With so many developmental and social delays in today’s youngsters, our children must stay on their toes to spot difficulties with our grandkids. And as grandparents, looking from the outside in, we’re in a great position to help evaluate each grandchild’s progress.
I had my parent’s first grandchildren. And although I generally knew what to look for as my little girls grew, the watchful eyes of my mom and dad were a big help.
It was my dad that noticed my three-year-old could count pennies. And my mother noted how specific my two-year-old was becoming. If you put a plate of cookies before her, she carefully looked them over and selected. Both were news to me.
I believe that as parents who are busy and spending lots of time with our children, we may miss things that are readily seen by others. If you have a grandchild 3-6 years old, check out this short list of developmental milestones. Your extra pair of eyes may help your children see some amazing abilities or areas in need of help.
- Shows motivation and curiosity about other children and activities
- Will calm with the help or redirection from an adult
- Has a desire to please those in authority
- By age 3: Uses I, me, you, we and us in a proper manner. Speaks in three-word sentences. Can use plurals like apples, toys, and birds
- By age 4: Can count to 4, name 4 colors, and can follow a 3-step command like pick up the blue crayon, put it in the box, and bring the box to me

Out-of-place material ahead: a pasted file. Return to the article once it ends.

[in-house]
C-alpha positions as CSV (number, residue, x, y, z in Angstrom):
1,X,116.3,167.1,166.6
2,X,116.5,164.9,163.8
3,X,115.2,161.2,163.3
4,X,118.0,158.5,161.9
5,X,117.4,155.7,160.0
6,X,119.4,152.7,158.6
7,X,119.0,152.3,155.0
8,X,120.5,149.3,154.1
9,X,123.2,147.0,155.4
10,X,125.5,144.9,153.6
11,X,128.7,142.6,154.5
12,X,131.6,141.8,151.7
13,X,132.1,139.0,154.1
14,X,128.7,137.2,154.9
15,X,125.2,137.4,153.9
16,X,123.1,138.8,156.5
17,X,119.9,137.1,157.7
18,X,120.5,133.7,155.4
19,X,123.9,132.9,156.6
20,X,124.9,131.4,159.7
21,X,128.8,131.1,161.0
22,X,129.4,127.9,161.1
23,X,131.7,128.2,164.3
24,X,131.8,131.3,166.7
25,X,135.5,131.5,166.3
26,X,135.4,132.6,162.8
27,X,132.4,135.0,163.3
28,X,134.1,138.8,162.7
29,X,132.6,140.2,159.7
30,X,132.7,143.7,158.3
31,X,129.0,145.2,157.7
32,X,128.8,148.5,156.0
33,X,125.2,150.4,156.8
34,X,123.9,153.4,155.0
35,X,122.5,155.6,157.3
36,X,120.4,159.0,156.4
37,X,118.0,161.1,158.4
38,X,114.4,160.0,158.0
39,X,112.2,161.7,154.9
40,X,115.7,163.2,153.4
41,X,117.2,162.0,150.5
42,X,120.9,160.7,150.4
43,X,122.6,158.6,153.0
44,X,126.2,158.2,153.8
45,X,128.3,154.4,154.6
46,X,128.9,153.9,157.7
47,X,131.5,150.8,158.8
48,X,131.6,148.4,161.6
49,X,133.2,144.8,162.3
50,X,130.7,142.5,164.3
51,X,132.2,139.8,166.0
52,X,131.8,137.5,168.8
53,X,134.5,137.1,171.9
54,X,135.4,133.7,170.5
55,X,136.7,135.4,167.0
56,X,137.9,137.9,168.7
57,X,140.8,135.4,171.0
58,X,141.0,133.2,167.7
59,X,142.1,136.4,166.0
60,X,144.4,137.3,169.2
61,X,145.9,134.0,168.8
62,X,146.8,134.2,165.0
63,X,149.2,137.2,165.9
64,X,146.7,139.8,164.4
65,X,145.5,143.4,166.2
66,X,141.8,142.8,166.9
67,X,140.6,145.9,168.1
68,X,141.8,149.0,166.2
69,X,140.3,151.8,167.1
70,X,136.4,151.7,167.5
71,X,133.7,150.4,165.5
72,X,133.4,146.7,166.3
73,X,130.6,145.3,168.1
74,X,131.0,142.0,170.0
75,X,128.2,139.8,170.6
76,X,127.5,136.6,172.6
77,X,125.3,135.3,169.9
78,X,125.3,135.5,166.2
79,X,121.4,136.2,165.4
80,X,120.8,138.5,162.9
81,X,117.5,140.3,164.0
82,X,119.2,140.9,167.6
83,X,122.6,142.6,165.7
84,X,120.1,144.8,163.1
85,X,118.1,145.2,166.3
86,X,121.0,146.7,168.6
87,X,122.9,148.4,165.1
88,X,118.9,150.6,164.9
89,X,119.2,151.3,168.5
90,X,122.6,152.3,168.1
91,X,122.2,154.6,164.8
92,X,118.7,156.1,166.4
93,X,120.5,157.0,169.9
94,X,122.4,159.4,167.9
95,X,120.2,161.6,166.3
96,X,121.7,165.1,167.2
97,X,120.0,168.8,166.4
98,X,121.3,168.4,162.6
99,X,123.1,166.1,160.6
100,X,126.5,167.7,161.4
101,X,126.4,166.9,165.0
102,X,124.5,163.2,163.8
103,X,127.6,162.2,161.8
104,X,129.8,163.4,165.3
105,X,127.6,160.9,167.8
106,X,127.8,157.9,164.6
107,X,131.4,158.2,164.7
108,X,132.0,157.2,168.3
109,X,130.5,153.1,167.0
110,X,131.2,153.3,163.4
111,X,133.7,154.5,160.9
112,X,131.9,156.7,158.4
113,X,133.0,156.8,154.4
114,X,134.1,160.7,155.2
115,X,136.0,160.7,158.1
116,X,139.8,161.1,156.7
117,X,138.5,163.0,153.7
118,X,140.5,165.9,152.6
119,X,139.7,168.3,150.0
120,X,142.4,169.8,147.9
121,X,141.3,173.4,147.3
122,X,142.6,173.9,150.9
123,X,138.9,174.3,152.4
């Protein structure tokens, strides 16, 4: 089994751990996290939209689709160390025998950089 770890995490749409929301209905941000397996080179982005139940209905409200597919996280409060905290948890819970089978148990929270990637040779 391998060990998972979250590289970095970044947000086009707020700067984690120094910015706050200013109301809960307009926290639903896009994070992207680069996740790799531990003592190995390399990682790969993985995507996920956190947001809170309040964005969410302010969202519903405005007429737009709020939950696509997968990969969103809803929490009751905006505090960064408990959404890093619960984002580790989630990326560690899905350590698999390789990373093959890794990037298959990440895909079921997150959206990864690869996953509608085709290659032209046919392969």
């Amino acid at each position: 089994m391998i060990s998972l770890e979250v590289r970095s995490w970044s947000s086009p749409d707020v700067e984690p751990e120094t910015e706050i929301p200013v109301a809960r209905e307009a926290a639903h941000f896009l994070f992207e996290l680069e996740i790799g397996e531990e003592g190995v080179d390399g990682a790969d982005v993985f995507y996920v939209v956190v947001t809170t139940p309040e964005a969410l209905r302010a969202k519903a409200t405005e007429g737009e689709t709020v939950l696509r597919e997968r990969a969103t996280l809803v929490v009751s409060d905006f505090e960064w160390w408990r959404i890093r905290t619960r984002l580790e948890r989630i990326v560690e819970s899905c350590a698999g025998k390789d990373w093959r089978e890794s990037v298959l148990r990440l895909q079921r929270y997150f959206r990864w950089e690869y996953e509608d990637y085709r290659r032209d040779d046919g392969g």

- By age 5: Can count to 10, knows his or her telephone number and can answer “why” questions
How is Your Grandchild’s Physical Development?
When my grandfather evaluated my children, he would ask, “Can they hold a fishing pole?” If they were potty trained, could stand or sit on the bank of a lake for a few minutes, and hold a pole. If they could, they were eligible for an afternoon with gramps.
How are your grands doing physically?
Physical development ages 3-6
- Is growing normally according to pediatric guidelines
- Has 20 primary teeth by age 3
- Sleeps 11-13 hours each night
- Can run, jump, throw and kick
- By age 3: Can draw a circle and a person with three parts. Starting to use blunt-end scissors
- By age 4: Can draw a square, dress self, and handle a fork and spoon correctly
- By age 5: Can draw a triangle, spread with a knife, and is learning to write his or her name
If you see any possible difficulties, discuss them with your children. If you see achievements celebrate them.
Life is precious and it’s wonderful to catch each grandchild’s milestones.